In a new blog post on Microsoft’s recently launched Building Windows 8 blog, Gabe Aul, a director of program management in Windows, details the “fast startup mode which is a hybrid of traditional cold boot and resuming from hibernate.”
First, Aul explains Microsoft’s mission:
Our challenge then, was to design a way to meet all of these desires on today’s PCs without requiring some special new hardware. These were our goals:
- Effectively zero watt power draw when off
- A fresh session after boot
- Very fast times between pressing the power button and being able to use the PC.
In order to achieve these goals and dramatically reduce Windows boot times, Microsoft has developed a process which simply hibernates the kernel session rather than shutting it down completely:
Now here’s the key difference for Windows 8: as in Windows 7, we close the user sessions, but instead of closing the kernel session, we hibernate it. Compared to a full hibernate, which includes a lot of memory pages in use by apps, session 0 hibernation data is much smaller, which takes substantially less time to write to disk.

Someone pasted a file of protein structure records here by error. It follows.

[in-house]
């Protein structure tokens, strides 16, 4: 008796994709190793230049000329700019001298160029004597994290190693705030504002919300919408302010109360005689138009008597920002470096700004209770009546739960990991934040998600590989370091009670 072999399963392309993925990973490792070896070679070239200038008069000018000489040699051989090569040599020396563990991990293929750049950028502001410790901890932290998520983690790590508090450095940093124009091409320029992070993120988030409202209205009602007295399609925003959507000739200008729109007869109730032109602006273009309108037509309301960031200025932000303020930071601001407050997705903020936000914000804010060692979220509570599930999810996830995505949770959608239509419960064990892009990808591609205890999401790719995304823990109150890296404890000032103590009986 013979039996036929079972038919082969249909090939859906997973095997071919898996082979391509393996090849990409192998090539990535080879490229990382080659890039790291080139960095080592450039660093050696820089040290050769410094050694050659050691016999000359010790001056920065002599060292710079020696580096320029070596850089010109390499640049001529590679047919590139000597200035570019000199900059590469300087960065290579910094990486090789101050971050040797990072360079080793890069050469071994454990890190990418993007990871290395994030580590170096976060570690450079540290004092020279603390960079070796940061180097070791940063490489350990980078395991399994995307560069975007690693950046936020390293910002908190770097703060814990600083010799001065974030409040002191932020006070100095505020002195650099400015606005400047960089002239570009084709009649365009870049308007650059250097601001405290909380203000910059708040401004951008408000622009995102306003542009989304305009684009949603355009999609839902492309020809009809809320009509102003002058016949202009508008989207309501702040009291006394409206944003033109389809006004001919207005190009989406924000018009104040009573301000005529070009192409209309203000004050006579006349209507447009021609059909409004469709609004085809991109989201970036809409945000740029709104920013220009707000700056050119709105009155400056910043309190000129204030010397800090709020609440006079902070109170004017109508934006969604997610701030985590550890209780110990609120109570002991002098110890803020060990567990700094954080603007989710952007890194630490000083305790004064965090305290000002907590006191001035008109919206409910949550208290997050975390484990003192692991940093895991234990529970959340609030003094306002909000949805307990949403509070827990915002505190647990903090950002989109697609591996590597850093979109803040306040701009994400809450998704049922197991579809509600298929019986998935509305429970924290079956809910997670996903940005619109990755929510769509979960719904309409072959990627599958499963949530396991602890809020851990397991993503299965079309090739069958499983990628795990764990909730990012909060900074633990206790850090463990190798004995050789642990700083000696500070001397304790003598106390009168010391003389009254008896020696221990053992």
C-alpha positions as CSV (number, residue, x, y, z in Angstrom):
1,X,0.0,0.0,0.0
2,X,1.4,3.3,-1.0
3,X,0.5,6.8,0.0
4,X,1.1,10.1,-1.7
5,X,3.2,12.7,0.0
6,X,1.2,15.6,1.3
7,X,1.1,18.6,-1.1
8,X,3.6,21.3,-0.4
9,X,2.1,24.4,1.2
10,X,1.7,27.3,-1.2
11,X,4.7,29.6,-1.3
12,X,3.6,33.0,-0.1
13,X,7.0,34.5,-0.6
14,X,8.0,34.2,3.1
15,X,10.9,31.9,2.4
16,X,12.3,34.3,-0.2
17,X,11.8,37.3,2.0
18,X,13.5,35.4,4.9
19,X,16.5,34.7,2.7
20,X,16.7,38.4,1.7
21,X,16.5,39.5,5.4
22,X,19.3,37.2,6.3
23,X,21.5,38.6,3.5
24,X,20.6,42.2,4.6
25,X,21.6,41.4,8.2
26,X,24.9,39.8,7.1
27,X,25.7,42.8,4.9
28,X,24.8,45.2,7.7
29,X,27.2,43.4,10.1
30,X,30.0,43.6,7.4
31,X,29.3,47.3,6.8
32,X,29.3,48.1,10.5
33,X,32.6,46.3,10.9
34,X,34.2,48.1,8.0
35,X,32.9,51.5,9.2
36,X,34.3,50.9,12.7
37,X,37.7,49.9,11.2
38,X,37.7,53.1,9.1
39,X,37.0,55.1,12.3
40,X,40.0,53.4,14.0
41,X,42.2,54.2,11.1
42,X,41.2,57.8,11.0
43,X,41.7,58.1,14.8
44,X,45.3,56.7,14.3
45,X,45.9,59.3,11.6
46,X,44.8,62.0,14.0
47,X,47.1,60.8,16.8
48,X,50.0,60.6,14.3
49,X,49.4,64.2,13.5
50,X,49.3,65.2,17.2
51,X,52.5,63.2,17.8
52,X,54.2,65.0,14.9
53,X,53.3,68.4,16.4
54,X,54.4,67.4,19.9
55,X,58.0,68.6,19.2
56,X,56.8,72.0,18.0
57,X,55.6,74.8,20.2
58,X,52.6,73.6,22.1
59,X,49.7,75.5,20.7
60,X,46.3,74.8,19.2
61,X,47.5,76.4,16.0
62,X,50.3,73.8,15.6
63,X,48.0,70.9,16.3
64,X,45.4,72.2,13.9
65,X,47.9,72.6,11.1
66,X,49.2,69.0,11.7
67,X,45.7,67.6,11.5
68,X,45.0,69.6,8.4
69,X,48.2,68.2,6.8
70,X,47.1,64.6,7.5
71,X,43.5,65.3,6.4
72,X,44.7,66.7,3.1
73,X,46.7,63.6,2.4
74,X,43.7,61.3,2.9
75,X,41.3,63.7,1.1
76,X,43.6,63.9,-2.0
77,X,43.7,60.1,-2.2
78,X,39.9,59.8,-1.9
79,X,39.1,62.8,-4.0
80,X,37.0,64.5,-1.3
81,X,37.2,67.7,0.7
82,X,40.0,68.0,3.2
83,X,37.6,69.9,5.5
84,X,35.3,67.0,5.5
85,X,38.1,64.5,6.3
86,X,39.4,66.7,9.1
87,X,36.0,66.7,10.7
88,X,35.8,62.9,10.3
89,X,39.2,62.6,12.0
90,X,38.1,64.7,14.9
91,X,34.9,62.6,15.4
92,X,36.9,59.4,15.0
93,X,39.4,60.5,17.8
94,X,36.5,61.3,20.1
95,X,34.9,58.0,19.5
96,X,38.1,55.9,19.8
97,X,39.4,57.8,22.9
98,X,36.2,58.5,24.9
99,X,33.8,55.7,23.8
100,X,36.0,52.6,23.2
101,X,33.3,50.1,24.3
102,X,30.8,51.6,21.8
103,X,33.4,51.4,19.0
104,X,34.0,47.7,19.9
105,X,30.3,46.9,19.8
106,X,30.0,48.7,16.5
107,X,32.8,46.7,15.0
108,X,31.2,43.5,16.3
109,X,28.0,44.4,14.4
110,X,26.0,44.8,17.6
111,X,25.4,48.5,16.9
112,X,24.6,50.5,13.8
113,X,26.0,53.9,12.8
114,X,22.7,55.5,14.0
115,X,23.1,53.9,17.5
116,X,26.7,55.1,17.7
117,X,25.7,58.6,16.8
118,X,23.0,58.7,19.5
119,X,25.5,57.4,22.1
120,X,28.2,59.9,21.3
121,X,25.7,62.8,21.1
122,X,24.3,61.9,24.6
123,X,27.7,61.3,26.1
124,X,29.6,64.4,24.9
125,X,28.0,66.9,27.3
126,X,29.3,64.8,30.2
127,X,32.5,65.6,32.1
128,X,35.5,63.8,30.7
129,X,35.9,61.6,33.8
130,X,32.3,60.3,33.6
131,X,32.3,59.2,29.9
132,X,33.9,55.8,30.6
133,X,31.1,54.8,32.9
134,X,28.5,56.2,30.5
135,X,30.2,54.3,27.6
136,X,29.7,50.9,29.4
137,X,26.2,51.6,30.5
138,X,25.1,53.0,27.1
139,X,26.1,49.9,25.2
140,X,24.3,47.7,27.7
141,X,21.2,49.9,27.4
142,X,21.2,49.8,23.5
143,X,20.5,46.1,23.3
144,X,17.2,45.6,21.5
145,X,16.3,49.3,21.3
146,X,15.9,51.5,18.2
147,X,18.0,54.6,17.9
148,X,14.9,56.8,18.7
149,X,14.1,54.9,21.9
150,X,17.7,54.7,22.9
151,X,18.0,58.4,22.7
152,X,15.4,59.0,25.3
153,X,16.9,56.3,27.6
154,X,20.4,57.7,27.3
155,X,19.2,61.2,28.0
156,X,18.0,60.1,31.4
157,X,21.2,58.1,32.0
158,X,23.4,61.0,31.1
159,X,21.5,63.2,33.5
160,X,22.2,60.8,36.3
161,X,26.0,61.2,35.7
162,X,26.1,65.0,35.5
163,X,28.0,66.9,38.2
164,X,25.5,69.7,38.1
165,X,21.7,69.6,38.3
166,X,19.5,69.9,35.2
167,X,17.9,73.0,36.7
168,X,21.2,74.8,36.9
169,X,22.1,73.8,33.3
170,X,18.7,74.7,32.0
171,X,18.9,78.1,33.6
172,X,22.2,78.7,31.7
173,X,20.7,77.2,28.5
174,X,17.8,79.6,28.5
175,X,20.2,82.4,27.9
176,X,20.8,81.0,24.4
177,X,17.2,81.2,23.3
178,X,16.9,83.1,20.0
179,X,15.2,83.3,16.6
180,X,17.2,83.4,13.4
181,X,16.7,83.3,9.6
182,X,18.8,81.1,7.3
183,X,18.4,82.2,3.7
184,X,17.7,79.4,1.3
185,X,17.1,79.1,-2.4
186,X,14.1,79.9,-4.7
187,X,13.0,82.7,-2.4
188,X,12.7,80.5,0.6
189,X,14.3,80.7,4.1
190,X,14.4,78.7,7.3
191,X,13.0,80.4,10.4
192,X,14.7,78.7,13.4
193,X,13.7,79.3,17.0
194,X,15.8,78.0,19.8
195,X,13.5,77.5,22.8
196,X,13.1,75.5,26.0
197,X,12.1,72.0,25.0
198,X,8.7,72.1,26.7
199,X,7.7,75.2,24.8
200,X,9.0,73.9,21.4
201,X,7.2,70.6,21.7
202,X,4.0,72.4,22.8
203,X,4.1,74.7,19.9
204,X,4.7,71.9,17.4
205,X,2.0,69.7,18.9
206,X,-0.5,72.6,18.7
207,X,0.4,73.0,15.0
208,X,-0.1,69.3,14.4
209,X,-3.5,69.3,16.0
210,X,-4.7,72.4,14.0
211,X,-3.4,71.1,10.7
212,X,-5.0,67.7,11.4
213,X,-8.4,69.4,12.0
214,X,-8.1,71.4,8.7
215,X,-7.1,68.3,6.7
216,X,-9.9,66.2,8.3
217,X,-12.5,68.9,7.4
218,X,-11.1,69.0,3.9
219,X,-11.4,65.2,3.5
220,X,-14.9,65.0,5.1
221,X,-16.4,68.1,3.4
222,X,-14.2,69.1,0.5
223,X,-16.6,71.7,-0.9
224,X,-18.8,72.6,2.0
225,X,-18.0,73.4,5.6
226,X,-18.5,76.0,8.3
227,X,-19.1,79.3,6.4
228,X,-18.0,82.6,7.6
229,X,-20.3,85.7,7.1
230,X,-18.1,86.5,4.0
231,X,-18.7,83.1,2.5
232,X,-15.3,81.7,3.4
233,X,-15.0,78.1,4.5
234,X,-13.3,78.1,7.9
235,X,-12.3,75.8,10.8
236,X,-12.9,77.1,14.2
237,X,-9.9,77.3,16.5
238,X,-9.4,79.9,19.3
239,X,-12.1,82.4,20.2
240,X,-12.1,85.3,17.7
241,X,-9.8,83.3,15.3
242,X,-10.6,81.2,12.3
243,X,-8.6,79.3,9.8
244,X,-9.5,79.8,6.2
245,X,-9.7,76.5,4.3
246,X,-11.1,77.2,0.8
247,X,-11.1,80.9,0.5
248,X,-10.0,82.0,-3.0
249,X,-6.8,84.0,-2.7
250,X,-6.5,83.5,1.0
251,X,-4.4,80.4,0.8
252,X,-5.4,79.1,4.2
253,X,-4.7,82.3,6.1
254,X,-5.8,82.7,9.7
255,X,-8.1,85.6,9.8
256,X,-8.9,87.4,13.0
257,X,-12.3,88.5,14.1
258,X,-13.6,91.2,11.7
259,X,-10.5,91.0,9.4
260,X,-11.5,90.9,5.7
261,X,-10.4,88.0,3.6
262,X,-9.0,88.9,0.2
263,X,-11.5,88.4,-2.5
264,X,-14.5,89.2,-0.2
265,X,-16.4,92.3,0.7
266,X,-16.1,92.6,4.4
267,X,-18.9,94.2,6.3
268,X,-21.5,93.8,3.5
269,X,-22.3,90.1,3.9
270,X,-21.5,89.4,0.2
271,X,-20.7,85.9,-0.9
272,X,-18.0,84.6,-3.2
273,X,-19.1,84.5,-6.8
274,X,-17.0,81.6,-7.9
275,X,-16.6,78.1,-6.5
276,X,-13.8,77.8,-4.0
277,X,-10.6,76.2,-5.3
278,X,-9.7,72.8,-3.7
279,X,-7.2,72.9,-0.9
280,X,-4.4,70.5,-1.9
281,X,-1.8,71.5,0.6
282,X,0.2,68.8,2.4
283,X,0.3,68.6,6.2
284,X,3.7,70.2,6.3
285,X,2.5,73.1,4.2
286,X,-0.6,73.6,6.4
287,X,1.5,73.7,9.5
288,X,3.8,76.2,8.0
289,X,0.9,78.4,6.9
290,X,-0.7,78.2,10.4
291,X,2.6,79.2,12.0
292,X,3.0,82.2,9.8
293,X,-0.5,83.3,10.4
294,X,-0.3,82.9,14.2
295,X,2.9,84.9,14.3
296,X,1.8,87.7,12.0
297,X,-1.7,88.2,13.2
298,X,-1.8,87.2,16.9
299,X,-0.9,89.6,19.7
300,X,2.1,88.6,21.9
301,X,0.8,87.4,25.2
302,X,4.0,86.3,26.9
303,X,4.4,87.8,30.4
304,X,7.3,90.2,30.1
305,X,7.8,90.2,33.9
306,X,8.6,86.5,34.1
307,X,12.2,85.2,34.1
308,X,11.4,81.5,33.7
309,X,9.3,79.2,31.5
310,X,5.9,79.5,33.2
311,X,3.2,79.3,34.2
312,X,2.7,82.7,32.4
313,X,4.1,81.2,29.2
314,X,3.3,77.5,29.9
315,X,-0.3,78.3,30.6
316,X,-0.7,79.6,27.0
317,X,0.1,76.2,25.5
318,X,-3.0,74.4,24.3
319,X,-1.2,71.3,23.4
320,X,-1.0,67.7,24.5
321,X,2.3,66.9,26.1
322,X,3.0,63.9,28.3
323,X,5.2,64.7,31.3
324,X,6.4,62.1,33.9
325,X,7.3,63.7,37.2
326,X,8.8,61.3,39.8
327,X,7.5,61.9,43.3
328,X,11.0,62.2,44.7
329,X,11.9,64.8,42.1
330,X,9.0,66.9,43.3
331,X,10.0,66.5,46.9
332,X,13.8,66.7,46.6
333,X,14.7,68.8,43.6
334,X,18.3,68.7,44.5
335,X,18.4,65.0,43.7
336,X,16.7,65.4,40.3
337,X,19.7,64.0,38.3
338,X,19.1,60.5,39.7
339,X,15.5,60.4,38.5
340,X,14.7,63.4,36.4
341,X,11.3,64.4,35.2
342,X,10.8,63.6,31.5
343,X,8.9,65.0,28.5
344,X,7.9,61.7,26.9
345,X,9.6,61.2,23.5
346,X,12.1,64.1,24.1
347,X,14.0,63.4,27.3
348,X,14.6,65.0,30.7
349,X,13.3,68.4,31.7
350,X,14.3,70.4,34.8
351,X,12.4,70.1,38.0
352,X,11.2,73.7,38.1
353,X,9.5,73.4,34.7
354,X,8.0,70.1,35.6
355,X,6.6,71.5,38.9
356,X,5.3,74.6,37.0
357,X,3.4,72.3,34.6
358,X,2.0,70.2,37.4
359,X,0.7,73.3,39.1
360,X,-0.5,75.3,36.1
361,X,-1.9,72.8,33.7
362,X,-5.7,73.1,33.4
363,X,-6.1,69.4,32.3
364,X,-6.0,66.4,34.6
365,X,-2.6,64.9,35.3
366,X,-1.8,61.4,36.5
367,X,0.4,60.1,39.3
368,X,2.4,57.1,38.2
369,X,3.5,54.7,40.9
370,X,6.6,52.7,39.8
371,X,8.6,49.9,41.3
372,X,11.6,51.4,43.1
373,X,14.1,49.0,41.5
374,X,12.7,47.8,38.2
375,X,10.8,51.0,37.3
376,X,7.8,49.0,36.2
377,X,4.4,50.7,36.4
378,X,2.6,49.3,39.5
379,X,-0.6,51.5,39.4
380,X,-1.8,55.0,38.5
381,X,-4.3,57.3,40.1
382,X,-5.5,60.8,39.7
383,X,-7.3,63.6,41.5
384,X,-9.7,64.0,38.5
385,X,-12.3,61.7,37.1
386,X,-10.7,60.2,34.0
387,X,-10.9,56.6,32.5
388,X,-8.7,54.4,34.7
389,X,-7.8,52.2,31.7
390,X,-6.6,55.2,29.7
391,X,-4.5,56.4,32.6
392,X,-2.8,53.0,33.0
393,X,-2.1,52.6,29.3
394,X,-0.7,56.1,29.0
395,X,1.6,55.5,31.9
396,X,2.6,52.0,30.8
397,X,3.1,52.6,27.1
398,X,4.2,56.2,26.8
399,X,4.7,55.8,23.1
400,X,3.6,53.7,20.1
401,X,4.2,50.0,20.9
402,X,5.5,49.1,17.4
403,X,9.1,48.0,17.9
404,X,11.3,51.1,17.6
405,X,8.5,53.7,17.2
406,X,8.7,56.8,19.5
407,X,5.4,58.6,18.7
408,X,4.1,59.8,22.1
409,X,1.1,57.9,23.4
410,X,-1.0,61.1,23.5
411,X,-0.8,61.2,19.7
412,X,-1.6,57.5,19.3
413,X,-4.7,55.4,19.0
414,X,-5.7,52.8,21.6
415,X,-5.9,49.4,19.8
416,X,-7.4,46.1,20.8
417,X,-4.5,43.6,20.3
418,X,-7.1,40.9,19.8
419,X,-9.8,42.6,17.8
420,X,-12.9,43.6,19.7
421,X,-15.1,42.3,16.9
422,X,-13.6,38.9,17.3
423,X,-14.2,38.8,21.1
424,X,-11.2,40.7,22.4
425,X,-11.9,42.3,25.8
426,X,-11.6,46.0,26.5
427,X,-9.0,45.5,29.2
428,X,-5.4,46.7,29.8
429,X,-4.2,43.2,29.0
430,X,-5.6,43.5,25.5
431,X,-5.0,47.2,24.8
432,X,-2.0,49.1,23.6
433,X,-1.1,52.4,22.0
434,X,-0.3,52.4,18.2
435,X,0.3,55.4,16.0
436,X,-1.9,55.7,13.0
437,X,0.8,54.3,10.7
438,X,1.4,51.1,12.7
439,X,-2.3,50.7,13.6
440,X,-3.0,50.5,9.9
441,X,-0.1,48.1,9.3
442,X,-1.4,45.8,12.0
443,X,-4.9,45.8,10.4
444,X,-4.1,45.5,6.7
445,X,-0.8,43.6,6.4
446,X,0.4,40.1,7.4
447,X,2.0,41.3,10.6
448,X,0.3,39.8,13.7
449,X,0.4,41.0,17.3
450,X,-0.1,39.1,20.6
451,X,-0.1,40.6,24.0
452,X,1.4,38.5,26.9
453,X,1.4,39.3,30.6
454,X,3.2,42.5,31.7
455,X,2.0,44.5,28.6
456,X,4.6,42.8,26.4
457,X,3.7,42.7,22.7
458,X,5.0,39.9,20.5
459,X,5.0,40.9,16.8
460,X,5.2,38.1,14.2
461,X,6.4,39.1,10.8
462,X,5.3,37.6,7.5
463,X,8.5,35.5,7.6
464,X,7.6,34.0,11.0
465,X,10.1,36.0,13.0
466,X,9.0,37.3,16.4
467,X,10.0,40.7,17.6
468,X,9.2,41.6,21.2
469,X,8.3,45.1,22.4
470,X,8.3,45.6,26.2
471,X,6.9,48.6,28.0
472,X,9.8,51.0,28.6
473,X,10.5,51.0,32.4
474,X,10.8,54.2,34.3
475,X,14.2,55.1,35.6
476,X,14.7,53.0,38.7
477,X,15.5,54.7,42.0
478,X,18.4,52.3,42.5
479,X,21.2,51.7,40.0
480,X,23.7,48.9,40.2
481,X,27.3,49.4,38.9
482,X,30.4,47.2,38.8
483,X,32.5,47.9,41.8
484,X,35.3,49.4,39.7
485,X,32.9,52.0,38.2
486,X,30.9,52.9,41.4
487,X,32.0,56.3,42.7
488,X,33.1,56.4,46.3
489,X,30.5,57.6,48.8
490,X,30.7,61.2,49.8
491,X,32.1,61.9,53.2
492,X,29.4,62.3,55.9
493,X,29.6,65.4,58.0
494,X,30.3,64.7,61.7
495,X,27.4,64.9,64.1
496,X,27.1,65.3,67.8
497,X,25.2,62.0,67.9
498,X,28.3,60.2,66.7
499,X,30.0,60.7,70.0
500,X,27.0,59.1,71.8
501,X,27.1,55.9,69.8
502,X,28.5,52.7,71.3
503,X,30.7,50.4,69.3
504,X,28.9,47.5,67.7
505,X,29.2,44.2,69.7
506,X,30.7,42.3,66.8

Using this technique with boot gives us a significant advantage for boot times, since reading the hiberfile in and reinitializing drivers is much faster on most systems (30-70% faster on most systems we’ve tested).
Those improvements make for Windows 8 boot times that take just 8 seconds in Microsoft’s teaser video (above), which are a huge improvement over those seen from Windows 7. Endless boot times were always a huge niggle for me when I was a Windows user, and this improvement alone would be a huge reason to upgrade for me.
What do you think of faster Windows 8 boot times?